The House of Representatives, with a margin just shy of veto-proof, has voted to make it illegal for companies to sell gasoline at "unconcionably excessive" prices. Penalties could include up to a $2 million fine and 10 years in prison. The bill also requires the Federal Trade Commission to give special attention to companies with sales of more than $500 million a year (which wouldn't even get them into the Fortune 1000).
Don't worry, I'm sure the FTC will know "unconsionably excessive" prices when they see them. Here's the truffle passage from USA Today's story, however:
There's no evidence of gouging happening and most states already have laws prohibiting gouging... Of course we need a federal law.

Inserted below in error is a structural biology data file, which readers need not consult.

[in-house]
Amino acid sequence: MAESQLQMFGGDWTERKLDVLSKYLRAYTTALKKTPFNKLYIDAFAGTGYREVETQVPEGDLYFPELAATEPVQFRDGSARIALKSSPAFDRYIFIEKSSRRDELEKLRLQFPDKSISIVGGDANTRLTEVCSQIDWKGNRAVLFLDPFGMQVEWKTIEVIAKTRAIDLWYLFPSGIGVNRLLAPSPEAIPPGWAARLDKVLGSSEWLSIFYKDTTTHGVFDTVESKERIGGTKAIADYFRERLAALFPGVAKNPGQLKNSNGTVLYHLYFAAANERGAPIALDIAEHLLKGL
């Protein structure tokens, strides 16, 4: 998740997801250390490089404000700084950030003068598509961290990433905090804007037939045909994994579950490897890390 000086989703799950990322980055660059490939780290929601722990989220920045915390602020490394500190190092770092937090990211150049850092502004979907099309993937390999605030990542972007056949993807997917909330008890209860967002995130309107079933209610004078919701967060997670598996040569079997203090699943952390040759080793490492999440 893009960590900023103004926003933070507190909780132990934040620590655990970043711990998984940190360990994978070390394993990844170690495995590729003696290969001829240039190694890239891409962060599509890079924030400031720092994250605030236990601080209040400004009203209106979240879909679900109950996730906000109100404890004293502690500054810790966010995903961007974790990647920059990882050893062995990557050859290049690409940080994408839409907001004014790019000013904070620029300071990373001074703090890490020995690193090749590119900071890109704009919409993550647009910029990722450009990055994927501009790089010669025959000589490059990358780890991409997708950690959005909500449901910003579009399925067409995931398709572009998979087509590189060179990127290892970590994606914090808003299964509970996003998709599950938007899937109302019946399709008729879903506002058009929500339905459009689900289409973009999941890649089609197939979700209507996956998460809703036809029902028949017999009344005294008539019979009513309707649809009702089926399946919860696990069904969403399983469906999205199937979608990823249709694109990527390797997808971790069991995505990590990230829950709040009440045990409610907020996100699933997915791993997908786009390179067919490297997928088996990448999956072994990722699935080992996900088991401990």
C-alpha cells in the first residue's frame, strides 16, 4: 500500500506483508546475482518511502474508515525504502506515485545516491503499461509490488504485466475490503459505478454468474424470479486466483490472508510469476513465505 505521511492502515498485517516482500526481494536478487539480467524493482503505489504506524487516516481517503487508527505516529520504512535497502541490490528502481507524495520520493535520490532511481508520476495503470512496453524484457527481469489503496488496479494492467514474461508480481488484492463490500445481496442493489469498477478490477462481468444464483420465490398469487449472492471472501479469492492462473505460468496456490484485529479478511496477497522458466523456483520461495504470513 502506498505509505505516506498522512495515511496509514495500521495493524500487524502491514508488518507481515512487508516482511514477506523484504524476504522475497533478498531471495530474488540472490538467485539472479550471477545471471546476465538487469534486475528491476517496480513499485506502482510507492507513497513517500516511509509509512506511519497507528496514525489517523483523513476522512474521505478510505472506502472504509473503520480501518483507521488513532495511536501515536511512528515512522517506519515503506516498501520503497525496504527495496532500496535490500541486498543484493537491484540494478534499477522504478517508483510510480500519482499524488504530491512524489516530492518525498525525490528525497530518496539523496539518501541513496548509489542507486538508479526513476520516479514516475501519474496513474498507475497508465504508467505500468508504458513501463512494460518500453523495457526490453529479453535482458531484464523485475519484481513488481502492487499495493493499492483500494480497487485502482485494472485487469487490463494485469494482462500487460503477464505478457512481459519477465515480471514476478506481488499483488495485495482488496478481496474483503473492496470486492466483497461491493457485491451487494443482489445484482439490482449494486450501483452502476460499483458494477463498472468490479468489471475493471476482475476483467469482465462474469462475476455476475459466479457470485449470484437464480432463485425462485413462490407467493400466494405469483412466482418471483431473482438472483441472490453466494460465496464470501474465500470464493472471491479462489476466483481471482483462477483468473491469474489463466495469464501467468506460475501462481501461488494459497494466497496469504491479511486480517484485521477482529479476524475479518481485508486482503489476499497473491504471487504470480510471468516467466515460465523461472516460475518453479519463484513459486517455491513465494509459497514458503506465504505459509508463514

Most states have laws that prohibit price gouging but there are no federal gouging laws, according to the Congressional Research Service, the research arm of Congress. Many of the state laws are triggered in times of emergencies.
The issue of gasoline price gouging received considerable attention when prices at the pump jumped nationwide following Hurricanes Katrina and Rita in 2005. The FTC in a May 2006 report said it found no evidence of price manipulation and argued gouging legislation would be tough to enforce and "could cause more problems for consumers than it solves."
The passage came shortly after the FTC said that it has not uncovered any anti-competitive behavior or other illegal business practices by oil companies that have caused current record gasoline prices.
"We have not seen evidence of illegal activity at this time," Michael Salinger, director of the FTC's Bureau of Economics, told reporters after testifying at a congressional Joint Economic Committee hearing on oil industry mergers and gasoline costs.